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Talking politics with family or partners can be a recipe for conflict. However, completely avoiding these topics in our romantic and familial relationships is somewhat difficult. Politics and political ideas reflect our core values. Therefore, having discussions about these can be a useful way to share, discuss and discover how we differ from our nearest and dearest.
Our political ideas often come from our parents. Political socialisation studies have found a strong correlation between parents’ and children’s political ideations, suggesting a generational transfer of political ideas (Hyman, 1959; Greenstein, 1965; Hess & Torney, 1967).
Romantically, many people seek a partner who aligns politically with them. Alford and associates found that a couple’s political affinity is one of the strongest of all social and biometric traits (2011). Findings suggest that this similarity is usually part of what draws couples together, rather than appearing through accommodations by the couple over time (Alford et al. 2011). However, this is contested and difficult to test for, as studying couples before they have met is challenging. Online dating has provided an antidote to this conundrum. Anderson and colleagues found that online, individuals evaluate potential partners more favourably and are more likely to reach out to them if they have similar political leanings (2017).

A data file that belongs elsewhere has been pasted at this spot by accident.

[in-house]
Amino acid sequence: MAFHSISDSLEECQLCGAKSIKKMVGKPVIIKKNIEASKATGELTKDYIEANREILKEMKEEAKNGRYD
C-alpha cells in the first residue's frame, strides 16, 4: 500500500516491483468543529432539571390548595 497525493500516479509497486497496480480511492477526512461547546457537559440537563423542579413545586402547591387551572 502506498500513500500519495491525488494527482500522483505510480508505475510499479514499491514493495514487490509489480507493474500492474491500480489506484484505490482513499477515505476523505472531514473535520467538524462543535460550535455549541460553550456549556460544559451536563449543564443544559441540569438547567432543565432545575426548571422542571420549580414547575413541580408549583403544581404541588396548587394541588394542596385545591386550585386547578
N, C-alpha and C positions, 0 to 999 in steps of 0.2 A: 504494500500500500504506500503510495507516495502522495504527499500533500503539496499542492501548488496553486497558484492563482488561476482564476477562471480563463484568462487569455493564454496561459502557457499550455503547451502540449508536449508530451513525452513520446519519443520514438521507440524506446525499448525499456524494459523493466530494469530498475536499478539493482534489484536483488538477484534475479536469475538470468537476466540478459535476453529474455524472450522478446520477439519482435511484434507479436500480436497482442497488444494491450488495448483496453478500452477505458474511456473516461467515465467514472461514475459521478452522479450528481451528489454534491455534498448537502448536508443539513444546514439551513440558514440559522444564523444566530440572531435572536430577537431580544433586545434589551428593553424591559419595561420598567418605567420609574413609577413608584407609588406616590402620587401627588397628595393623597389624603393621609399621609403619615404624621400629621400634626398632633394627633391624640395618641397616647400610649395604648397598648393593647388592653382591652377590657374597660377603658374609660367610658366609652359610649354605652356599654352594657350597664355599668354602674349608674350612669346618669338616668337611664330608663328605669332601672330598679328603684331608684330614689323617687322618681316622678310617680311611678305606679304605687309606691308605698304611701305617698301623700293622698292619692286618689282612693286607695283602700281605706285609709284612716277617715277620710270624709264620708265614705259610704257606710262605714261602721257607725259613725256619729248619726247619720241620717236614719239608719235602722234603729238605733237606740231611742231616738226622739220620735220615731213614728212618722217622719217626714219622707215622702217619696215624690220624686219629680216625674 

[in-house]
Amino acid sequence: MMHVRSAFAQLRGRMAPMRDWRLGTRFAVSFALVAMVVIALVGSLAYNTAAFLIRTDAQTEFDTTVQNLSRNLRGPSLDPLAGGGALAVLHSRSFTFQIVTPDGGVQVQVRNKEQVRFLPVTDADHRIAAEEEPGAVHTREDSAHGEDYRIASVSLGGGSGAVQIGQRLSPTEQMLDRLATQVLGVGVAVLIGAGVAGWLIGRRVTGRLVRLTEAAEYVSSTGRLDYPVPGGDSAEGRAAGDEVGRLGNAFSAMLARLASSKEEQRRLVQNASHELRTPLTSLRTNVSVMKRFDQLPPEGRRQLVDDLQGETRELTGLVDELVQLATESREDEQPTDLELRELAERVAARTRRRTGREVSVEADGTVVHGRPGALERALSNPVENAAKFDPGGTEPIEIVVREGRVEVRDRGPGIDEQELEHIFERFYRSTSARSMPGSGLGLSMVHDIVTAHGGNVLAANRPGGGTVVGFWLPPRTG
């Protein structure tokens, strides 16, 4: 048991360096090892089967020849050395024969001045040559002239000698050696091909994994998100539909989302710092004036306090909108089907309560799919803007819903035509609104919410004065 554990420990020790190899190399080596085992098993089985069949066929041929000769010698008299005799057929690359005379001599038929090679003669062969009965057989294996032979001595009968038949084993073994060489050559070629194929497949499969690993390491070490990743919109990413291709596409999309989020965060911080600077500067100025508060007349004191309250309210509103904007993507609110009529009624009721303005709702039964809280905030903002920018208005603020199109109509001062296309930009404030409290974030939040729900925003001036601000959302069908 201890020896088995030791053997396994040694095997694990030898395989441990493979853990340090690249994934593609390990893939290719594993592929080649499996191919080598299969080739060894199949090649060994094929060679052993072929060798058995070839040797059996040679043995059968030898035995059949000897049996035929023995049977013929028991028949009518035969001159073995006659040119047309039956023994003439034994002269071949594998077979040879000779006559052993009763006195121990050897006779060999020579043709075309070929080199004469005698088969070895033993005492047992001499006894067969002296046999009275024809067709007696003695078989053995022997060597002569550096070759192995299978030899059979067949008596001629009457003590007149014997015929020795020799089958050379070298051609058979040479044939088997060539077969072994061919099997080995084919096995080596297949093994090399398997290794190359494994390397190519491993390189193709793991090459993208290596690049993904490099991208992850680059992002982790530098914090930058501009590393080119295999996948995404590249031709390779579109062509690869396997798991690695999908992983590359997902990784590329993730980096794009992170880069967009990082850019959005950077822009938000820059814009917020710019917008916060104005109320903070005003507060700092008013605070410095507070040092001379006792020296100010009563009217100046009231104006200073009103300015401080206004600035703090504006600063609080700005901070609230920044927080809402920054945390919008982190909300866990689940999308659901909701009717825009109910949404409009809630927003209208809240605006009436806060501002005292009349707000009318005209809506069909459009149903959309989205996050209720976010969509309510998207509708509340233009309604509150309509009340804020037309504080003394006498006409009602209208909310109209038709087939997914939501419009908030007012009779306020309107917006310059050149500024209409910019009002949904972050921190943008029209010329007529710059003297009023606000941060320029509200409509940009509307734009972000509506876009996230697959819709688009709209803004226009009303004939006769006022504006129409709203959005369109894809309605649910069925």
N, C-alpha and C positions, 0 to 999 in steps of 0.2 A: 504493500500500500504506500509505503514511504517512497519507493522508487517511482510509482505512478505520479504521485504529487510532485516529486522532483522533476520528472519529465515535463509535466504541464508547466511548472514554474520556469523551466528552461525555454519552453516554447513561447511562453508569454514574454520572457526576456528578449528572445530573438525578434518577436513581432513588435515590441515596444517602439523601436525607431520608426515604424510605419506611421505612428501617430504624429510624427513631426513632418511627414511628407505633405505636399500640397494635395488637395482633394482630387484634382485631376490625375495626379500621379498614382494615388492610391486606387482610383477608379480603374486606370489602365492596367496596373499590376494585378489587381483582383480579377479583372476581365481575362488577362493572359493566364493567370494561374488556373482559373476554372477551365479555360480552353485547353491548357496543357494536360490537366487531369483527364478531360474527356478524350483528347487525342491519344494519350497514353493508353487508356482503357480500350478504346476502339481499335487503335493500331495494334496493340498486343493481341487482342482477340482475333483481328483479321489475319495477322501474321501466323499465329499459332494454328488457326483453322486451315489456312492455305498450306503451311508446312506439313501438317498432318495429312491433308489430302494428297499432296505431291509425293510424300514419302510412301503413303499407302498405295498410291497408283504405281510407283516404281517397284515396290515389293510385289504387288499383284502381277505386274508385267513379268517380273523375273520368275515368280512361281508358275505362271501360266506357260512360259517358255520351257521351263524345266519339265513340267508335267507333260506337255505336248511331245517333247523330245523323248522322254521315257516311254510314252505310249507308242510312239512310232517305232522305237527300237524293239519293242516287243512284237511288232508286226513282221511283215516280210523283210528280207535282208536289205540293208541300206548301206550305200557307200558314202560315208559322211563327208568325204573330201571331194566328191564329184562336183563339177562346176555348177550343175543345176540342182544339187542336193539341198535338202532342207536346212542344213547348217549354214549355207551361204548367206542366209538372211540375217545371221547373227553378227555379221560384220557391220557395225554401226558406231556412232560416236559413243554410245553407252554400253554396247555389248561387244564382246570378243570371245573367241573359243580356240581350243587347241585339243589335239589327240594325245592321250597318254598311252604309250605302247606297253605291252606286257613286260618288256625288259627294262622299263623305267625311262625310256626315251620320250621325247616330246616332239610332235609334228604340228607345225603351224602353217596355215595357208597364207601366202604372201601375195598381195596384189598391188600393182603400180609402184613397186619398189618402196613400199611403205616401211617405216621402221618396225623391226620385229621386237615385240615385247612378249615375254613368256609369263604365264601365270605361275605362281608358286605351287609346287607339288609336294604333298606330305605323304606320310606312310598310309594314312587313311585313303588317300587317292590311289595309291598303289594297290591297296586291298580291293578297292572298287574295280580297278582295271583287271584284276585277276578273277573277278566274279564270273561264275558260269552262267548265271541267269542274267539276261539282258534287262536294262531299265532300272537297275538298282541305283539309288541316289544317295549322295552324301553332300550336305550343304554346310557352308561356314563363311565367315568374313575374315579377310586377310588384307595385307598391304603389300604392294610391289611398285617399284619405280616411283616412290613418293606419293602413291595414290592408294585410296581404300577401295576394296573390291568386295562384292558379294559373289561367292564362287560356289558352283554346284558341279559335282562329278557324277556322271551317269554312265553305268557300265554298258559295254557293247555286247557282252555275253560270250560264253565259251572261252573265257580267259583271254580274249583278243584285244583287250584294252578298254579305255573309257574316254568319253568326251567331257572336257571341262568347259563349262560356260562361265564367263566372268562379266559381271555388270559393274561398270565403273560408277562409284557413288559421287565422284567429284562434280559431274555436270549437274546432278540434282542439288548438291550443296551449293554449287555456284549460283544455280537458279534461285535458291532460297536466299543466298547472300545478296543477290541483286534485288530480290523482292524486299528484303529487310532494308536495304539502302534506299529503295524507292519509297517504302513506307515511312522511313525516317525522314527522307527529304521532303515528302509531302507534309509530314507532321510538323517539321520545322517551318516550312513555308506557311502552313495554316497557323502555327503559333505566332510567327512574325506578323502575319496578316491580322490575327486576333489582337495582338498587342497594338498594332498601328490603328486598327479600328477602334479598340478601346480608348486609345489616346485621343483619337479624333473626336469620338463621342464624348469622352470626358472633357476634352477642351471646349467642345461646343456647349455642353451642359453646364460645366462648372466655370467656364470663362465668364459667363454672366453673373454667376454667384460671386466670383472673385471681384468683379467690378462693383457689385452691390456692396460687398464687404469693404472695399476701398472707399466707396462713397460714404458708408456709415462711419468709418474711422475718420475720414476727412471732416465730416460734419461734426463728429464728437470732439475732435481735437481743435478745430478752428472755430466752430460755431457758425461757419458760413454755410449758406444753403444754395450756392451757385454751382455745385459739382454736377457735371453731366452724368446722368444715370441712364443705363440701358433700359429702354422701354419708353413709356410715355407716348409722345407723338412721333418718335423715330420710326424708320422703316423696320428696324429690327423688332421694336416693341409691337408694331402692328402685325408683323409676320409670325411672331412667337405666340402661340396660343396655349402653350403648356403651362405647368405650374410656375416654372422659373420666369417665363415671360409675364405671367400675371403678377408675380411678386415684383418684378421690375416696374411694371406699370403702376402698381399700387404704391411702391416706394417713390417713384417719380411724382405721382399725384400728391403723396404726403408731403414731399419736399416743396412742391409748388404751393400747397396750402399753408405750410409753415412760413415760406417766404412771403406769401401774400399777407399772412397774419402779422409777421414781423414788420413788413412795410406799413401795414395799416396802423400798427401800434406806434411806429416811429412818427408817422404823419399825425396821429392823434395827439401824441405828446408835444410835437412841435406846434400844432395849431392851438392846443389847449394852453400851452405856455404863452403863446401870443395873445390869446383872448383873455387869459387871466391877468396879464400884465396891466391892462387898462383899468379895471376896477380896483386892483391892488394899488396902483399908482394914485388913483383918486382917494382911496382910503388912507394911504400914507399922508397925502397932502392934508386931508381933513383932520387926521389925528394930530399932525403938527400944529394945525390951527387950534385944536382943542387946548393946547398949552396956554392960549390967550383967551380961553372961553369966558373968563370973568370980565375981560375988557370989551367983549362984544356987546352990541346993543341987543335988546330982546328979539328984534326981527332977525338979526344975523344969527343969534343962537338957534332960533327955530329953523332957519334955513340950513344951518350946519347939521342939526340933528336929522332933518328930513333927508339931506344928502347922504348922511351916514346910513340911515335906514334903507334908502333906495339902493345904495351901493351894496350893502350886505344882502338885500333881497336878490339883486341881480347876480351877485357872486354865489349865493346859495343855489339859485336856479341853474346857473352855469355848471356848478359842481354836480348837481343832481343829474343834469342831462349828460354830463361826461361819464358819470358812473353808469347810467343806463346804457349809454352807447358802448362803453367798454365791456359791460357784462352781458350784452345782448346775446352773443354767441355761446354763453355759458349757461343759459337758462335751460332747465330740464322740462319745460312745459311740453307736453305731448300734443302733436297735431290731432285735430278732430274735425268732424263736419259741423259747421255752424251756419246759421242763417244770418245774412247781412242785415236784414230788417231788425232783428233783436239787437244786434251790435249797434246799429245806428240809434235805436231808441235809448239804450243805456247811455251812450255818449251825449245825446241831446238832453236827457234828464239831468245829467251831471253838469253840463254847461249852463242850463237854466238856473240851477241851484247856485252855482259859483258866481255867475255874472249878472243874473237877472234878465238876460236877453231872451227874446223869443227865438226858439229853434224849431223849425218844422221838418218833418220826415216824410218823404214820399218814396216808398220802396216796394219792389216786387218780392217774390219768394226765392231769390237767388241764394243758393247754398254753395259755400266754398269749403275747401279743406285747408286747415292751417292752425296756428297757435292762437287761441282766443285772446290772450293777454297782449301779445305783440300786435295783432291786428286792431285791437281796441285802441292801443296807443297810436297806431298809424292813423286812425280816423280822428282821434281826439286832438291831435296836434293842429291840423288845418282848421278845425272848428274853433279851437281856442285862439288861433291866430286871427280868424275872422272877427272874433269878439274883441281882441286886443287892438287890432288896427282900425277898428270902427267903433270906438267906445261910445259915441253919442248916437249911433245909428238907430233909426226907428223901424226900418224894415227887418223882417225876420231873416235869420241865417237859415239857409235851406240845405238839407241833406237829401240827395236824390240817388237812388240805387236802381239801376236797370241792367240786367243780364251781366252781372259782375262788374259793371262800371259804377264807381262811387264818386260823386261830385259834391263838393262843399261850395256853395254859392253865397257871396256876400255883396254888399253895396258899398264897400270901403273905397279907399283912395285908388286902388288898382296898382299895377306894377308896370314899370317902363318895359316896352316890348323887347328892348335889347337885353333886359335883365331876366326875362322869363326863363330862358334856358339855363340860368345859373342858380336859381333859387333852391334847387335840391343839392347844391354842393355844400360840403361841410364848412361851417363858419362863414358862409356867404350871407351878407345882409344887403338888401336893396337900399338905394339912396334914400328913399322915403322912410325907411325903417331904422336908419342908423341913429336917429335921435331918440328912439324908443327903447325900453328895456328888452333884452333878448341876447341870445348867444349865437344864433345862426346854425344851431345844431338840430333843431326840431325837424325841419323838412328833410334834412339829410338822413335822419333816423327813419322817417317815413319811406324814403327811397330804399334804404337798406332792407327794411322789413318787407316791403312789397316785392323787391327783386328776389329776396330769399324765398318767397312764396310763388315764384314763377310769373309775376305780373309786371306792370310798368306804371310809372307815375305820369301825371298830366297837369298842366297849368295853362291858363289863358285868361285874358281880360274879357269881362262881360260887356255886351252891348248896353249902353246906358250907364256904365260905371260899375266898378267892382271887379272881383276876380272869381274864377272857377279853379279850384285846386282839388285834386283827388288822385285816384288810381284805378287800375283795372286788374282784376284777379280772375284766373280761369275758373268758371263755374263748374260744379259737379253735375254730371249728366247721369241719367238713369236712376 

While some feel that ‘love is enough’, navigating a relationship with discordant political values can be challenging. The relationships indicators survey conducted by Relationships Australia found that ‘different expectations/values’ is a leading cause of relationship breakdowns in Australia (2011). In response, families and couples sometimes avoid talking about politics altogether. Strategic topic avoidance is a strategy used to maintain emotional closeness while avoiding potentially divisive discussions (Dailey & Palomares, 2004). However, learning to talk about politics in a respectful and open-minded way can be part of the process of socialisation and a way to learn democratic skills (Levinsen & Yndigegn, 2015). Similarly, political discussions between generations leads to greater civility (Bloemraad & Trost, 2008).
The June 2019 survey sought to explore individuals’ attitudes towards bipartisan relationships, how their politics align with their partner’s and family, and strategies for having political discussions with their families.
Previous research finds that…
- The best predictor of an individual’s party preference is the preference of their parents (Knoke 1972).
- While it is well noted that couples often align politically (Martin et al. 1986; Alford et al. 2011), it is unknown whether this is reflective of a choice or a side-effect of other factors that are correlated with shared political orientations (Anderson 2017).
- Women’s relationship satisfaction is closely linked to a similarity in political attitudes with their partners (Leikas et al. 2018)
- Similarity in attitudes enables understanding and therefore assists couples who are experiencing relationship-related distress (Gonzaga et al. 2007)
865 people responded to the Relationships Australia June 2019 survey. Seventy-two percent of respondents were female, a majority (27%) of those were aged between 30-39, with another forty percent of women aged between 20-29 and 40-49 (Figure 1). Fifty-one percent of men were aged between 30-49 (Figure 1).
As for previous surveys, the demographic profile of survey respondents is consistent with our experience of the groups of people that would be accessing the Relationships Australia website.
Partners and Politics